“It’s been a long day without you, my friend, and I’ll tell you all about it when I see you again. We’ve come a long way from where we began. Oh, I’ll tell you all about it when I see you again.”. (See You Again, Wiz Khalifa)

Since my sister passed a couple of weeks ago, inspired by people who heard the news and shared their stories, I have been thinking deeply about the grieving process.

When my father passed decades ago, grief was an ugly stranger that I chose to put in a corner and ignore. That initially didn’t turn out so well, but over the years, through various experiences, including mine personally and as a bereavement facilitator, I’ve learned to accept grief as much as a friend as any other emotion.

Sitting in a college class about death and dying in the 1980s, I was introduced to the five stages of dying explained by Elisabeth Kubler-Ross. I applied these to grief and dying and thought what she had to say was all bunk. How could death or grief be simplified into a series of stages? My mind was a tangled mess when my father passed, and every time there was a new death to grieve, my mind was a mess again. My curiosity was awakened, and so was my heart. I questioned the professor and challenged the material presented. I knew there was more to explore about the dying and grieving process. Indeed, the dying and grieving process is not as simple as following prescribed steps.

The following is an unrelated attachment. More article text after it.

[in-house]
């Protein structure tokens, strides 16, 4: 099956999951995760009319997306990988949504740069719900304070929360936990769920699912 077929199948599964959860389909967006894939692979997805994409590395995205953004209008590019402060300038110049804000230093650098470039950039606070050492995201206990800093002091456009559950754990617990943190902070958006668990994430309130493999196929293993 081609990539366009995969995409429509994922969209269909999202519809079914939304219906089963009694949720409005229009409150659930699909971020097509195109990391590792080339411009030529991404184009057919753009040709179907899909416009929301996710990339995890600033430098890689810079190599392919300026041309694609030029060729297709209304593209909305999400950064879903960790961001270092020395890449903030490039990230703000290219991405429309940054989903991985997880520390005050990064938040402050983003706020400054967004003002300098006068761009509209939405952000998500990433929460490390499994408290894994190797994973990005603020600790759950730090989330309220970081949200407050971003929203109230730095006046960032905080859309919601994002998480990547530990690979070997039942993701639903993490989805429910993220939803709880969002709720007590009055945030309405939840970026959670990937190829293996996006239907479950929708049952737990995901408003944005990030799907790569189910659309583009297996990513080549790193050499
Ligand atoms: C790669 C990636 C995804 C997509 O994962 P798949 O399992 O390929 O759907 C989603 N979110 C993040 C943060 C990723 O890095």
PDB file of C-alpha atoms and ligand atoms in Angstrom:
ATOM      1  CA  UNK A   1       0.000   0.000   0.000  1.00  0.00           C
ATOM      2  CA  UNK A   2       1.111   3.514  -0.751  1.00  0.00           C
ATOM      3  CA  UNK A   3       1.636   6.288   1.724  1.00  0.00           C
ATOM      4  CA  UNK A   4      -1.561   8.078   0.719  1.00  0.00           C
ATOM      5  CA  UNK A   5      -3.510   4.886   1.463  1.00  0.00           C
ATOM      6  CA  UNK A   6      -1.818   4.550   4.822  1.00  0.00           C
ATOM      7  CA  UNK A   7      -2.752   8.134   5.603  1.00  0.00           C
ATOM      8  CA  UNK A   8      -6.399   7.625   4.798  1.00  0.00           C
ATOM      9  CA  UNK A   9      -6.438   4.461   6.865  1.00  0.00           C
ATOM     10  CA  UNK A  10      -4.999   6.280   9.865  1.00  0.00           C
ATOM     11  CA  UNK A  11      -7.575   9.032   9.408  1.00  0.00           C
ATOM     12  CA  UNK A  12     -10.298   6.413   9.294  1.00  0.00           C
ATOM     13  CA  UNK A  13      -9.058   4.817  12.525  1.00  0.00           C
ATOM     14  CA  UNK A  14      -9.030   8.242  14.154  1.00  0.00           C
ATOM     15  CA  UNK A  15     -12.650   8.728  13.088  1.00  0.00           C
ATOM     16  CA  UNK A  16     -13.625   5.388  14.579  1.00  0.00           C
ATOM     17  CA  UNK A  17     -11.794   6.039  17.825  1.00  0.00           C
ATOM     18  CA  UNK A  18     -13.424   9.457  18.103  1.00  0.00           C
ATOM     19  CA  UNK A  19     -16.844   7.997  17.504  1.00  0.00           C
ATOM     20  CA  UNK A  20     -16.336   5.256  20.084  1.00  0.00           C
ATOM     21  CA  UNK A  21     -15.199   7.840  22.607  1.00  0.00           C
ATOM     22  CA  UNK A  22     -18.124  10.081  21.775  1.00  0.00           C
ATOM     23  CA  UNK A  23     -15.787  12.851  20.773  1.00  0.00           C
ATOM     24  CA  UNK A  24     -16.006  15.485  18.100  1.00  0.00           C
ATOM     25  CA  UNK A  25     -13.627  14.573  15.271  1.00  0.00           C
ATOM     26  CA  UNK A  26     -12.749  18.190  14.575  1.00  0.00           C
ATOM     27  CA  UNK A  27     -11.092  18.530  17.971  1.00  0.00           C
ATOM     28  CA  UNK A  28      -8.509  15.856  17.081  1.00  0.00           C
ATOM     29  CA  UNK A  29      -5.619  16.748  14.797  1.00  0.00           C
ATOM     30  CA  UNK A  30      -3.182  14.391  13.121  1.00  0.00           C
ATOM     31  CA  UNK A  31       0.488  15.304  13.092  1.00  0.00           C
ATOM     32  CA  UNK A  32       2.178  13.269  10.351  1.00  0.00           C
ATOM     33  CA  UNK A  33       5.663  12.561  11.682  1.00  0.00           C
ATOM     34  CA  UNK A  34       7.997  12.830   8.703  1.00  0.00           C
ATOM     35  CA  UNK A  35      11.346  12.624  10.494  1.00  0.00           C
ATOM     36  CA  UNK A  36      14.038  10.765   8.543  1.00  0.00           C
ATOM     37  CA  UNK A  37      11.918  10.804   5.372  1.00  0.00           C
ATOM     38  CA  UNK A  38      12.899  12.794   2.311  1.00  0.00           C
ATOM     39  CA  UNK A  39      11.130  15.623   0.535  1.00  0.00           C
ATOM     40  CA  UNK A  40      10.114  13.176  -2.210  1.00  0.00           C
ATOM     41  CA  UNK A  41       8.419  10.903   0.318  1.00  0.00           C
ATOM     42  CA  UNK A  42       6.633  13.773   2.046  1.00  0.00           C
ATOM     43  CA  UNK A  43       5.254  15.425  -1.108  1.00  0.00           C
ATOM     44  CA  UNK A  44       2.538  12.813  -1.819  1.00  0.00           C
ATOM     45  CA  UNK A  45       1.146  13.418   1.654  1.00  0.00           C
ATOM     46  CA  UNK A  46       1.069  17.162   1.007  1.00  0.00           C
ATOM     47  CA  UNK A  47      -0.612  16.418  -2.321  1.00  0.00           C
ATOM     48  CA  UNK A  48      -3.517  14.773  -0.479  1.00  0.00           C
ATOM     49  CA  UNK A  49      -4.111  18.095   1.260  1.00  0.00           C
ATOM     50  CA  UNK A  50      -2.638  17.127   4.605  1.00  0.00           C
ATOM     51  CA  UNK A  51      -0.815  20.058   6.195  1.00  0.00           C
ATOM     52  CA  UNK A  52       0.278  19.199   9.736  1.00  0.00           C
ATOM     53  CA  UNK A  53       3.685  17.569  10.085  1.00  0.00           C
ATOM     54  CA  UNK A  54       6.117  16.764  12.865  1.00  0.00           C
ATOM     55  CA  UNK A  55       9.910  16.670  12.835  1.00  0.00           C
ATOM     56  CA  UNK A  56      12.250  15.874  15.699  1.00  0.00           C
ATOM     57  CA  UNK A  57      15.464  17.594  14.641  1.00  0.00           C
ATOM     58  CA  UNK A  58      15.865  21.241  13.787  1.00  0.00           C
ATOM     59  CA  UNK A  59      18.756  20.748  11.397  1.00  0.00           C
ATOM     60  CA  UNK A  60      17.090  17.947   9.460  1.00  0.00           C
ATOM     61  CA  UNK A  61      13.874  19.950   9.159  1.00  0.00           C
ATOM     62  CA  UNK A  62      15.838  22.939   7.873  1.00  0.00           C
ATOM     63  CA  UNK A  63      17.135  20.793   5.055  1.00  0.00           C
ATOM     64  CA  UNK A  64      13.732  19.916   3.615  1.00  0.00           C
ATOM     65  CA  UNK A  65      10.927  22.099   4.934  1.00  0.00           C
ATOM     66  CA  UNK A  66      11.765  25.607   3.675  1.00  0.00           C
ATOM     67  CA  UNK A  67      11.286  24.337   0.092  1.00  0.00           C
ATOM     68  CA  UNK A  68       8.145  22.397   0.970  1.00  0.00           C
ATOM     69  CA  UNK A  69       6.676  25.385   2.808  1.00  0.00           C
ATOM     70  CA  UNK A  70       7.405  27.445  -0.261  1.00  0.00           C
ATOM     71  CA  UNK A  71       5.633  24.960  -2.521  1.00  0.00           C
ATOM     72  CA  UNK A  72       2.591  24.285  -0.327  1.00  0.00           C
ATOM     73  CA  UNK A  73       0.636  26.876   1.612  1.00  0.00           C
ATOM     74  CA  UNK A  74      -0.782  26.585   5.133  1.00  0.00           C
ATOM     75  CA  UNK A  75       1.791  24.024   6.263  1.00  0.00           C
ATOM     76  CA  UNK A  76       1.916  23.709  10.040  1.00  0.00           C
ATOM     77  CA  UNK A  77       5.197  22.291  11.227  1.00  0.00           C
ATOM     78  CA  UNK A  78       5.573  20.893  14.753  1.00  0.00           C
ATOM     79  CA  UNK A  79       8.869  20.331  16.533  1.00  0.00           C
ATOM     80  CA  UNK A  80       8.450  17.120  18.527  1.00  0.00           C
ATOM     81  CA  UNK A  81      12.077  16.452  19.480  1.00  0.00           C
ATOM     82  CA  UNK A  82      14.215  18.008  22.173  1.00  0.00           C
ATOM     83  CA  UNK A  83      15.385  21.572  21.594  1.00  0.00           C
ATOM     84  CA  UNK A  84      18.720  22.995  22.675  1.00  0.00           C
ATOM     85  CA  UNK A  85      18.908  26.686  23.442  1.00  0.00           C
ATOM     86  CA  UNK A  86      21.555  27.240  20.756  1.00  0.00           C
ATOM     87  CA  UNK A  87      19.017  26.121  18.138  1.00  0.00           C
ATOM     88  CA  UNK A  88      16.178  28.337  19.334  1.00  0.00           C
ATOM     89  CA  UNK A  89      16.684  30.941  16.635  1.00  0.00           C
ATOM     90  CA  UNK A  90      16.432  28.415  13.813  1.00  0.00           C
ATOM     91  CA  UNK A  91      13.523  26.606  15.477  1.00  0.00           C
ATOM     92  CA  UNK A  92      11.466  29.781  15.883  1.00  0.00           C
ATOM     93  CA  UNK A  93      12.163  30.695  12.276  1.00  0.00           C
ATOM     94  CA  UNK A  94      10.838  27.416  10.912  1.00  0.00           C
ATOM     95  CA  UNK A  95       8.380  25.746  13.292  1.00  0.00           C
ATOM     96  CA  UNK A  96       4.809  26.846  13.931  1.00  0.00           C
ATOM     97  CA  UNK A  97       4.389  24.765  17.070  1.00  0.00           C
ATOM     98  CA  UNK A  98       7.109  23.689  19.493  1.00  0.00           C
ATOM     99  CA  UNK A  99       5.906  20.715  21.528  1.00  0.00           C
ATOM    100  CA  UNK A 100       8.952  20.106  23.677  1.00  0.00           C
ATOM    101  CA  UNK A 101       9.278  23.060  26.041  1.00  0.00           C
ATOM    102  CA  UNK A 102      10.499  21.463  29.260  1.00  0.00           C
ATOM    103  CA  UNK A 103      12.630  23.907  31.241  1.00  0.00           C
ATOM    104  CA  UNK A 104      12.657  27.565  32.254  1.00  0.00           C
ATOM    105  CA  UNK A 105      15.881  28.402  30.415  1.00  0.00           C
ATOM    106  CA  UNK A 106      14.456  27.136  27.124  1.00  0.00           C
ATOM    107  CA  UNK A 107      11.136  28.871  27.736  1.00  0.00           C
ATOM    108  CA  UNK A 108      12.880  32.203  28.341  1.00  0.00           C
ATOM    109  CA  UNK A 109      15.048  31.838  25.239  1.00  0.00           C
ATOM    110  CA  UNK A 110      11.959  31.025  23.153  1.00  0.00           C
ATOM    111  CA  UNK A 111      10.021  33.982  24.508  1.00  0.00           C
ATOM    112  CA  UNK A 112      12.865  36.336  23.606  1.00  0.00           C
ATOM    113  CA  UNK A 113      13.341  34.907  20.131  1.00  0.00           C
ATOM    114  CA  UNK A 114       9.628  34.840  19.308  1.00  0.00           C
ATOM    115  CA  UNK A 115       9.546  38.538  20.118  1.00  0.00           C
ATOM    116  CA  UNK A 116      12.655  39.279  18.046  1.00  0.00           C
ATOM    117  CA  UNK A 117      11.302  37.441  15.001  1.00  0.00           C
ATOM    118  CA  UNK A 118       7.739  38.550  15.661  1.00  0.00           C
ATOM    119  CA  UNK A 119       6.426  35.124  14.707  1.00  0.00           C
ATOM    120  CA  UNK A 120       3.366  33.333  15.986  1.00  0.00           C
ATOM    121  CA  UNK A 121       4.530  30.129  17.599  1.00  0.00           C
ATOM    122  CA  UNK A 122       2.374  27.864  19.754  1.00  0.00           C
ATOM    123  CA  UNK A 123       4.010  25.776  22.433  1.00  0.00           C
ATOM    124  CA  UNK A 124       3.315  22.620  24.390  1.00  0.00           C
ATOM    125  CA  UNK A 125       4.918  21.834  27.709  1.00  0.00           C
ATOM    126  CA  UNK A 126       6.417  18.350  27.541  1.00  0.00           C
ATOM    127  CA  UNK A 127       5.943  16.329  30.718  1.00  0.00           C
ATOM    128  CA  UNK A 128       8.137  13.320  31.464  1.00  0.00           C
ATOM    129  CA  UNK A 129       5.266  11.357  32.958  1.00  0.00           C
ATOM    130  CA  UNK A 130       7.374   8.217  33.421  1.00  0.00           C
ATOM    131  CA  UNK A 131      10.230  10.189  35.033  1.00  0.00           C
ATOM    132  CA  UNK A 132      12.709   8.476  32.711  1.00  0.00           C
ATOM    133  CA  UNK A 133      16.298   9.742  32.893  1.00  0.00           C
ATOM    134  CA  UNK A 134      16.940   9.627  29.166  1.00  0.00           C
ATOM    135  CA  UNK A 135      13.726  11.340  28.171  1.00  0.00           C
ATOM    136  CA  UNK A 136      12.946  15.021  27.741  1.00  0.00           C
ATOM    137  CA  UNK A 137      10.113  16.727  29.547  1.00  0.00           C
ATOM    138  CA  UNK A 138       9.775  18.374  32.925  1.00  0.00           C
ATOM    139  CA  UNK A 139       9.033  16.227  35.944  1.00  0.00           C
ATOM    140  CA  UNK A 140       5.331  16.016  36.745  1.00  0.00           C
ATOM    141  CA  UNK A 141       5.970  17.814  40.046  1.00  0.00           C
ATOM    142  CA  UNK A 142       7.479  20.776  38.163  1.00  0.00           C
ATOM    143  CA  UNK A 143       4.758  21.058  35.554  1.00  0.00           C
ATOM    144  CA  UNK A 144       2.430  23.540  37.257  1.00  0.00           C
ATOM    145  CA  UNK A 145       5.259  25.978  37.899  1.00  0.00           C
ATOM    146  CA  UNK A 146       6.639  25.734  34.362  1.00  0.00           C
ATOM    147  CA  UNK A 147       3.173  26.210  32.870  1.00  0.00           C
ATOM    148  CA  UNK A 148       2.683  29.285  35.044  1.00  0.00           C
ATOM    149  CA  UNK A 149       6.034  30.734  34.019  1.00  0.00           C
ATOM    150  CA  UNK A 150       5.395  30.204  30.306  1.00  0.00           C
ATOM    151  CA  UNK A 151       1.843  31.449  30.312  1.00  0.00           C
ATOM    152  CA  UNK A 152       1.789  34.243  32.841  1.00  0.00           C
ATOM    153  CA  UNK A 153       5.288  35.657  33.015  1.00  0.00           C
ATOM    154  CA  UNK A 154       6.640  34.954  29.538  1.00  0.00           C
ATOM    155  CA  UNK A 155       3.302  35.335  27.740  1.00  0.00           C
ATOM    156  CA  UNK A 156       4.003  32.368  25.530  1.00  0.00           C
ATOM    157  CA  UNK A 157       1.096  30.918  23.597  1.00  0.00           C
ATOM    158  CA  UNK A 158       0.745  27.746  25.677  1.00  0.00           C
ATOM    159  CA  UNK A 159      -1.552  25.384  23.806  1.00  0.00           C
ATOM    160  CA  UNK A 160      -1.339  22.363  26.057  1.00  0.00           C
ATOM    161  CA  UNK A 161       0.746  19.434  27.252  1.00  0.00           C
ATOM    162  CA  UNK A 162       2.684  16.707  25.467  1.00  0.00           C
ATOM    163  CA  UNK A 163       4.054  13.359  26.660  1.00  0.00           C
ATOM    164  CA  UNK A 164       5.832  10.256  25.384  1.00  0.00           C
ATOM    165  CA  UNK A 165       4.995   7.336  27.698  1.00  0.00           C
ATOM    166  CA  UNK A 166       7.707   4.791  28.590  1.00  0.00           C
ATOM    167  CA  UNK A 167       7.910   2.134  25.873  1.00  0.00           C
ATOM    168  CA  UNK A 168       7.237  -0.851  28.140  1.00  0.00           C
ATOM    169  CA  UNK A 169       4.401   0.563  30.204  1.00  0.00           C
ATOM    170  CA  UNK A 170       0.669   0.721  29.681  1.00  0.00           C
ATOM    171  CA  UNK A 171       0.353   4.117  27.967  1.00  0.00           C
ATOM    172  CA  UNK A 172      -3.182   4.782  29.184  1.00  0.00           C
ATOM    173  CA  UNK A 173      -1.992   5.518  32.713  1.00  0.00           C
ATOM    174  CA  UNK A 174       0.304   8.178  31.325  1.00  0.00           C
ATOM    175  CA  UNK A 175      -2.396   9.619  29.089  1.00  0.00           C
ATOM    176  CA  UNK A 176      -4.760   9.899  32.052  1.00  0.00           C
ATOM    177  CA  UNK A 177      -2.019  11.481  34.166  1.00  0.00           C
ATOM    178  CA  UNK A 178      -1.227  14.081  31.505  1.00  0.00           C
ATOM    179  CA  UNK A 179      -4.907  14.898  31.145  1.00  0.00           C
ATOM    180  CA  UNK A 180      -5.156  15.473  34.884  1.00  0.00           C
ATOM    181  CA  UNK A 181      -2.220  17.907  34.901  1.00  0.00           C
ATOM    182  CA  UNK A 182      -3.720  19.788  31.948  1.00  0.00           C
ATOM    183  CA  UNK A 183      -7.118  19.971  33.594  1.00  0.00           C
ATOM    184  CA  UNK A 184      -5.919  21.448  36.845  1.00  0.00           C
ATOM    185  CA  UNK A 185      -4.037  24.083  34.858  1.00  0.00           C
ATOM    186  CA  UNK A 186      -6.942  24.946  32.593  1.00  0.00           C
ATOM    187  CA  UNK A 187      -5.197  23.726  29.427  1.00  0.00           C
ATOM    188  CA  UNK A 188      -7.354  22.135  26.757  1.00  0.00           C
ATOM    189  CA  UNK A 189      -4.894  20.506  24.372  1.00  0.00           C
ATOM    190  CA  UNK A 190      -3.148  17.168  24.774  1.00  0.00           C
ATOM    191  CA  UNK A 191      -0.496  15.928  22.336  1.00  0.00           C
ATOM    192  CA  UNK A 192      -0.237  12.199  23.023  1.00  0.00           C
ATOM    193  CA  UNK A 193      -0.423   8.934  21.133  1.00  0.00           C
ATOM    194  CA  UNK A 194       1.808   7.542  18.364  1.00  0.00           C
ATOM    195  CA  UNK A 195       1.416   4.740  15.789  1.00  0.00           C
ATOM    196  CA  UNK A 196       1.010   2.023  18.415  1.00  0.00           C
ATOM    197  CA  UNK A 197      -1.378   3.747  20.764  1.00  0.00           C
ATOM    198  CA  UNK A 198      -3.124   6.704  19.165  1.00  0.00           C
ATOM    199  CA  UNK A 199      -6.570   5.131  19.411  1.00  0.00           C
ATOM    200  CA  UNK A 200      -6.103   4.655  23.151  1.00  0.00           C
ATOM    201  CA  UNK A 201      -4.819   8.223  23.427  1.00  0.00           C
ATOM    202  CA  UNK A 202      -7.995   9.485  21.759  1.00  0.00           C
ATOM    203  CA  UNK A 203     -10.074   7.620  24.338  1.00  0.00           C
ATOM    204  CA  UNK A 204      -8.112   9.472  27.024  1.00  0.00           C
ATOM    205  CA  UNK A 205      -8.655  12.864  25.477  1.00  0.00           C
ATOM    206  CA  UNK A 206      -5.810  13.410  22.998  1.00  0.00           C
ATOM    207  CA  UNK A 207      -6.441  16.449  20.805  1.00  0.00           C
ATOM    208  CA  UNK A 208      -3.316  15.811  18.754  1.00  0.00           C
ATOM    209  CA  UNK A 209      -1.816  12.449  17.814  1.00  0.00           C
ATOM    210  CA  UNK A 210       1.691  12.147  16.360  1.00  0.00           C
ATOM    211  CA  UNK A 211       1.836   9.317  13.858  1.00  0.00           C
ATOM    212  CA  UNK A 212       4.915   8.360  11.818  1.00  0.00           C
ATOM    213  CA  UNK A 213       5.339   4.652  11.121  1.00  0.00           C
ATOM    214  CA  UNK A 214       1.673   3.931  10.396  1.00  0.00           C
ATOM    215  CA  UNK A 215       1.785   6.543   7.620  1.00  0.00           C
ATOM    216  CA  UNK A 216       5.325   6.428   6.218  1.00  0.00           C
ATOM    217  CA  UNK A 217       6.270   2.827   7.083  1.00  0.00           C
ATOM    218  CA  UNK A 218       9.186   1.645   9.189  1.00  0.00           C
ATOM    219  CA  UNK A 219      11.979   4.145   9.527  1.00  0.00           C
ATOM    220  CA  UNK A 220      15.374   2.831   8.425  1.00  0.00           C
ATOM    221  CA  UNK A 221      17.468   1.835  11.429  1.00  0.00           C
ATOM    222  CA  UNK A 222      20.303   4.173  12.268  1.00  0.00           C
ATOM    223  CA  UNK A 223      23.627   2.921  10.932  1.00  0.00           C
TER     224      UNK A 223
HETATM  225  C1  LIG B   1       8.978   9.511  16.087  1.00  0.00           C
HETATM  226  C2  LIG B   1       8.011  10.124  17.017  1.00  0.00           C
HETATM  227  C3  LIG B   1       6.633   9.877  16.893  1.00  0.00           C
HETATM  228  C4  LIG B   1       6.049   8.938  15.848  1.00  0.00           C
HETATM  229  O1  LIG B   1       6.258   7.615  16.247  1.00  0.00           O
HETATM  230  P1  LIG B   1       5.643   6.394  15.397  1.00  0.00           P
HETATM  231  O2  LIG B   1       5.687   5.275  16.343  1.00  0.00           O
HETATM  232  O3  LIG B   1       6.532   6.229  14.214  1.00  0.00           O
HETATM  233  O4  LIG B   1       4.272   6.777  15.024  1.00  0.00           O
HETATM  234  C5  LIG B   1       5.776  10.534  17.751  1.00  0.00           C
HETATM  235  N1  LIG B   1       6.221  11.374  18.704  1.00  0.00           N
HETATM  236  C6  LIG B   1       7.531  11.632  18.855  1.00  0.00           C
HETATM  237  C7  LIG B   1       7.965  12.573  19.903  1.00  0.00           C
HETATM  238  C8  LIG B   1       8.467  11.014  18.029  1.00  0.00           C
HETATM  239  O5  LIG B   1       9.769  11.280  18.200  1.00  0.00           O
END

Here are truths grief has taught me.

  • When there is loss, there is grief.  It requires healing that no one can deny. How we heal is as individual as each situation.
  • We grieve losses with which we are and are not intimately close; people and circumstances we don’t know — even those we don’t like.
  • Light always exists in darkness.
  • It is not in trauma we are to search for the meaning of life but in the healing. This is where we learn our lessons, come to an understanding, and expand our light.
  • Each situation builds on the previous. Altogether, this is our life experience and our purpose.
  • We learn to love our experiences and all their messiness.
  • We don’t want to talk about stages or processes while grieving. We just want to talk and have someone listen. This is more than okay; it’s necessary.
  • Loss is loss. It’s not a blessing, a test, or a contest. Our loss is the worst.
  • Breathe through vulnerability.
  • Every moment has meaning, and every moment stands on its own as a miracle.

Years after my class experience, I learned that Kubler-Ross expanded her perspective and stressed the five stages were descriptive, not prescriptive. She expressed frustration that researchers and presenters had misunderstood her intent. I’m grateful she had the courage to begin a discussion that has lasted past her death and initiated my healing.

None of us will likely be grateful for our loss, but we can find gratitude in the experience.